Tuesday November 19, 2019
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First light chip for communications developed

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New York: Engineers, one of them of Indian-origin, have successfully developed a single-chip microprocessor that uses light for communications  – a landmark development that opens the door to ultrafast, low-power data crunching.

The researchers packed two processor cores with more than 70 million transistors and 850 photonic components onto a 3-by-6-millimetre chip.

They fabricated the microprocessor in a foundry that mass-produces vbhigh-performance computer chips, proving that their design can be easily and quickly scaled up for commercial production.

The new chip marks the next step in the evolution of fiber optic communication technology by integrating into a microprocessor the photonic interconnects, or inputs and outputs (I/O), needed to talk to other chips.

“This is a milestone. It’s the first processor that can use light to communicate with the external world,” said Vladimir Stojanovic, associate professor of electrical engineering and computer sciences at the University of California-Berkeley.

No other processor has the photonic I/O in the chip.

Stojanovic and fellow UC Berkeley professor Krste Asanovic teamed up with Rajeev Ram at the Massachusetts Institute of Technology and Milos Popovi at the University of Colorado, Boulder, to develop the new microprocessor.

“This is the first time we’ve put a system together at such scale, and have it actually do something useful, like run a programme,” added Asanovic.

The team found the chip had a bandwidth density of 300 gigabits per second per square millimeter, about 10 to 50 times greater than packaged electrical-only microprocessors currently on the market.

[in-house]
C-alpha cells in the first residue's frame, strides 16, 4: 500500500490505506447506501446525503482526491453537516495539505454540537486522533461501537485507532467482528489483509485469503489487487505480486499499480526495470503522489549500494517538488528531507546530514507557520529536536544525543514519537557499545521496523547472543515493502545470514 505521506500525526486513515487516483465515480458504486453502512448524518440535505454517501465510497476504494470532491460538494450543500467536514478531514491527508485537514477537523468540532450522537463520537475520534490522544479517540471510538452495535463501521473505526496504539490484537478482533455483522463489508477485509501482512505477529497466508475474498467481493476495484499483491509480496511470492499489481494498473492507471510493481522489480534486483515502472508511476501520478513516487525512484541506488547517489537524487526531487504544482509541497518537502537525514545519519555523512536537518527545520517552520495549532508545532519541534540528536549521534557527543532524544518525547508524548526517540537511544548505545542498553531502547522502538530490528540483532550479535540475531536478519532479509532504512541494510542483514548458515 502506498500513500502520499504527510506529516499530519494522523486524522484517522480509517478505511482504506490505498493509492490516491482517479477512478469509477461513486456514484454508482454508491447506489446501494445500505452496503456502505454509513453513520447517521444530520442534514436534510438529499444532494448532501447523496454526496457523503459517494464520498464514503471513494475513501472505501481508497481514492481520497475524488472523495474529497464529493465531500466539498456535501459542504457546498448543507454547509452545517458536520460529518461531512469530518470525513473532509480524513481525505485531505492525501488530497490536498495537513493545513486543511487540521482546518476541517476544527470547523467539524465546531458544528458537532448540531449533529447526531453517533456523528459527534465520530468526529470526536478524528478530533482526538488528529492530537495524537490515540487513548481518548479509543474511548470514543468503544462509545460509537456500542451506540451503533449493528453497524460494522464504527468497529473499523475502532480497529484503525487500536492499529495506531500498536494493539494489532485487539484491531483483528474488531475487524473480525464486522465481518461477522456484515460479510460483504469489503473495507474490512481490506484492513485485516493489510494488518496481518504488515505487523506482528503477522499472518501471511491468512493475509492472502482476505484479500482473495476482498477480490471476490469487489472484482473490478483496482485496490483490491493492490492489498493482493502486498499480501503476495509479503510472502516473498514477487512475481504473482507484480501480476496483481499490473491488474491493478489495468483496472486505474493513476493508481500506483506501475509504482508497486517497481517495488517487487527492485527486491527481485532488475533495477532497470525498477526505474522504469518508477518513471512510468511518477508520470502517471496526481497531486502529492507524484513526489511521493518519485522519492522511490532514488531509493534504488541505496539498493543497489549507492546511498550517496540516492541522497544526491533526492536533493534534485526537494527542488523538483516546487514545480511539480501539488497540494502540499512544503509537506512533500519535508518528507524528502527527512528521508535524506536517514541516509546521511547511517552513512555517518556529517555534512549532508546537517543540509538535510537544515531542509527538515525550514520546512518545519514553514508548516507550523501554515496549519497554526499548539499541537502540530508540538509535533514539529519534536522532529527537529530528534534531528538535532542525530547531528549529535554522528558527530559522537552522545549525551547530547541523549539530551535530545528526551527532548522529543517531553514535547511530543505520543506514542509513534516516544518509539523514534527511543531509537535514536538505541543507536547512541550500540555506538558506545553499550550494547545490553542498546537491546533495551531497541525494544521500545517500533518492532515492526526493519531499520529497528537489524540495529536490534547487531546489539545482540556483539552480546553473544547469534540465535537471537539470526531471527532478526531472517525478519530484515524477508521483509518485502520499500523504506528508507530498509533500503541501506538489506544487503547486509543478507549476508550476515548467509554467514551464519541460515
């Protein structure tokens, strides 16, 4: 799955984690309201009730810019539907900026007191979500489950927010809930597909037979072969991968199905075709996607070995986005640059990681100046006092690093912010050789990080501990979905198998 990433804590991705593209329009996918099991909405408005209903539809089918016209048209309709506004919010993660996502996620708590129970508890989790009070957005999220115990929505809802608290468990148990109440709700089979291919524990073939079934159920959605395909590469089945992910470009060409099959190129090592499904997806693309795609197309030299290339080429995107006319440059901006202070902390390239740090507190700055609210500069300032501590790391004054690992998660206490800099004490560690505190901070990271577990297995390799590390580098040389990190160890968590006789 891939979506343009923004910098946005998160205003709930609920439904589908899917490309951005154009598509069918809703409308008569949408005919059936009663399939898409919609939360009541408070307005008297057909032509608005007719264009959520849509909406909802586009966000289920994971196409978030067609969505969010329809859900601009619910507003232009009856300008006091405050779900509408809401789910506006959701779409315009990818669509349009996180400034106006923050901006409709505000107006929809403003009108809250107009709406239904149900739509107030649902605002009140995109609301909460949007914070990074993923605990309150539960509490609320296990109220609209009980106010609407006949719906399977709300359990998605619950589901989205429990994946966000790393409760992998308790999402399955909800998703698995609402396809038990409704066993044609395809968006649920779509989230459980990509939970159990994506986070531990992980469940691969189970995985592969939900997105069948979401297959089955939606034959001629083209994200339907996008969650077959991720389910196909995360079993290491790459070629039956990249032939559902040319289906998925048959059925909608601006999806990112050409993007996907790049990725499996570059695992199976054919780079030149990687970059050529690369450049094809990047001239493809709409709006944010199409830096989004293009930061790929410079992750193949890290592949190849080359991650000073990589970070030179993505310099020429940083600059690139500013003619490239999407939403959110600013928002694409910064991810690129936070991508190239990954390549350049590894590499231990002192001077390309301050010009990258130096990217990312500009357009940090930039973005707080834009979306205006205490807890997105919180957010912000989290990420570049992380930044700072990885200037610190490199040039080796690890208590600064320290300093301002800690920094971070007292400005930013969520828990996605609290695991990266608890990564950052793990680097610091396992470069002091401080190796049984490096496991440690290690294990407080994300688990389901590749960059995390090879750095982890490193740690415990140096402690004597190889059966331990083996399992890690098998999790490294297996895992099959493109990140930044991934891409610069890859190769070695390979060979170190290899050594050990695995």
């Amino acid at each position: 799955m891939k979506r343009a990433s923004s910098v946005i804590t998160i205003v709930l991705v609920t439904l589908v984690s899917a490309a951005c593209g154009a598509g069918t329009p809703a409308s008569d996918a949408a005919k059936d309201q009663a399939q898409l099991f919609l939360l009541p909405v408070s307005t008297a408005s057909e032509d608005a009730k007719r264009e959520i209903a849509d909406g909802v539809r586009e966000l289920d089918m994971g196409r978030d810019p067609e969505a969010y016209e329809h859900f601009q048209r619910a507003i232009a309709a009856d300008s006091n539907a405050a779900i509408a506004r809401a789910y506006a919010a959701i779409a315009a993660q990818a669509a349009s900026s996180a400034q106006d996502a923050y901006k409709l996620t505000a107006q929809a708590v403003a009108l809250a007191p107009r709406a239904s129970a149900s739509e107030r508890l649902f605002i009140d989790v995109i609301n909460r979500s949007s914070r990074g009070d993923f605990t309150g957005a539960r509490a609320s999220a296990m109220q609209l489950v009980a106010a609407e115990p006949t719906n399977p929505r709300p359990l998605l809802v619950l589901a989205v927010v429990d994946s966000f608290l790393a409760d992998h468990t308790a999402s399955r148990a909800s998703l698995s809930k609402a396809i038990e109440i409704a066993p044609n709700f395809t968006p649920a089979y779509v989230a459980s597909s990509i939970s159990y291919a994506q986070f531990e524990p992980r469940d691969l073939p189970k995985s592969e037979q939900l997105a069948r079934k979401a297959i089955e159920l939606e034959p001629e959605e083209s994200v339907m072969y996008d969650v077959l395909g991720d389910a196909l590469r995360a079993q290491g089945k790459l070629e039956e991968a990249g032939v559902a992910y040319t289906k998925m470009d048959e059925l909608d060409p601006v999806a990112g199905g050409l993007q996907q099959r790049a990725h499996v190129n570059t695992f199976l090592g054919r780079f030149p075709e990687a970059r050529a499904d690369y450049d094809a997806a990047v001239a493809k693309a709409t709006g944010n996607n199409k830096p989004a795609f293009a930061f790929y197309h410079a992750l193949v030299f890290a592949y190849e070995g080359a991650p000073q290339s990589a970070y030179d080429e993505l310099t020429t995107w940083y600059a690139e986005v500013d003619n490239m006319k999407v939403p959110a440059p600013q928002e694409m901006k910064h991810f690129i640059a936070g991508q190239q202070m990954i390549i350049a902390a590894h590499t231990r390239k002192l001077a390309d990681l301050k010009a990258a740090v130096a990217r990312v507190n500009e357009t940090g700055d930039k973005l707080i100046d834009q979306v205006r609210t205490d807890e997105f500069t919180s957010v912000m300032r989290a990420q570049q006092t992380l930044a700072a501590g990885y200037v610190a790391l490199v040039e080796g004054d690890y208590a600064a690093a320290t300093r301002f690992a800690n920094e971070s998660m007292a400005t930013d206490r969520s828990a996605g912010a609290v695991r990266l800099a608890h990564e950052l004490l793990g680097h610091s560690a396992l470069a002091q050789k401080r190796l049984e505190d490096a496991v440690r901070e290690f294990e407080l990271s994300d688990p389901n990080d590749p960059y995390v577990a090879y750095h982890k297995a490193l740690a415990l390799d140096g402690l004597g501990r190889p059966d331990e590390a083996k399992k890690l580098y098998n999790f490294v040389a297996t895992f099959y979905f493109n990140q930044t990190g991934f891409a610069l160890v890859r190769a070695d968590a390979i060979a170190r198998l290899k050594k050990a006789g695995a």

The photonic I/O on the chip is also energy-efficient.

The achievement opens the door to a new era of bandwidth-hungry applications.

One near-term application for this technology is to make data centres greener.

According to the US Natural Resources Defense Council, data centres consumed about 91 billion kilowatt-hours of electricity in 2013 – about two percent of the total electricity consumed in the US.

The paper was published in the journal Nature. (IANS), (image courtesy:kenstonlocal.org)

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This Chip Can Reduce The Need To Replace Batteries In Devices

This new power-saving chip wakes up your device only when it needs to

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New power-saving chip can significantly reduce or eliminate the need to replace batteries in Internet of Things (IoT) devices and wearables. Pixabay

Engineers at the University of California San Diego have developed a new power-saving chip that could significantly reduce or eliminate the need to replace batteries in Internet of Things (IoT) devices and wearables.

The so-called “wake-up receiver” wakes up a device only when it needs to communicate and perform its function. It allows the device to stay dormant the rest of the time and reduce power use.

The technology is useful for applications that do not always need to be transmitting data, like IoT devices that let consumers instantly order household items they are about to run out of, or wearable health monitors that take readings a handful of times a day.

“The problem now is that these devices do not know exactly when to synchronize with the network, so they periodically wake up to do this even when there’s nothing to communicate. This ends up costing a lot of power,” said Patrick Mercier, a professor of electrical and computer engineering at UC San Diego.

“By adding a wake-up receiver, we could improve the battery life of small IoT devices from months to years,” he said in a paper published in the IEEE Journal of Solid-State Circuits.

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The chip is useful for applications that do not always need to be transmitting data. Pixabay

The wake-up receiver is an ultra-low power chip that continuously looks out for a specific radio signal, called a wake-up signature, that tells it when to wake up the main device.

It needs a small amount of power to stay on and do this — 22.3 nanowatts in this case, about half a millionth the power it takes to run an LED night light.

This wake-up receiver can also do something else that other nanowatt-powered receivers cannot: perform well over a wide temperature range.

There is a small tradeoff in latency.

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There is a 540-millisecond delay between when the receiver detects the wake-up signature and when it wakes up the device.

But for the intended applications, researchers note that this amount of delay is not a problem. (IANS)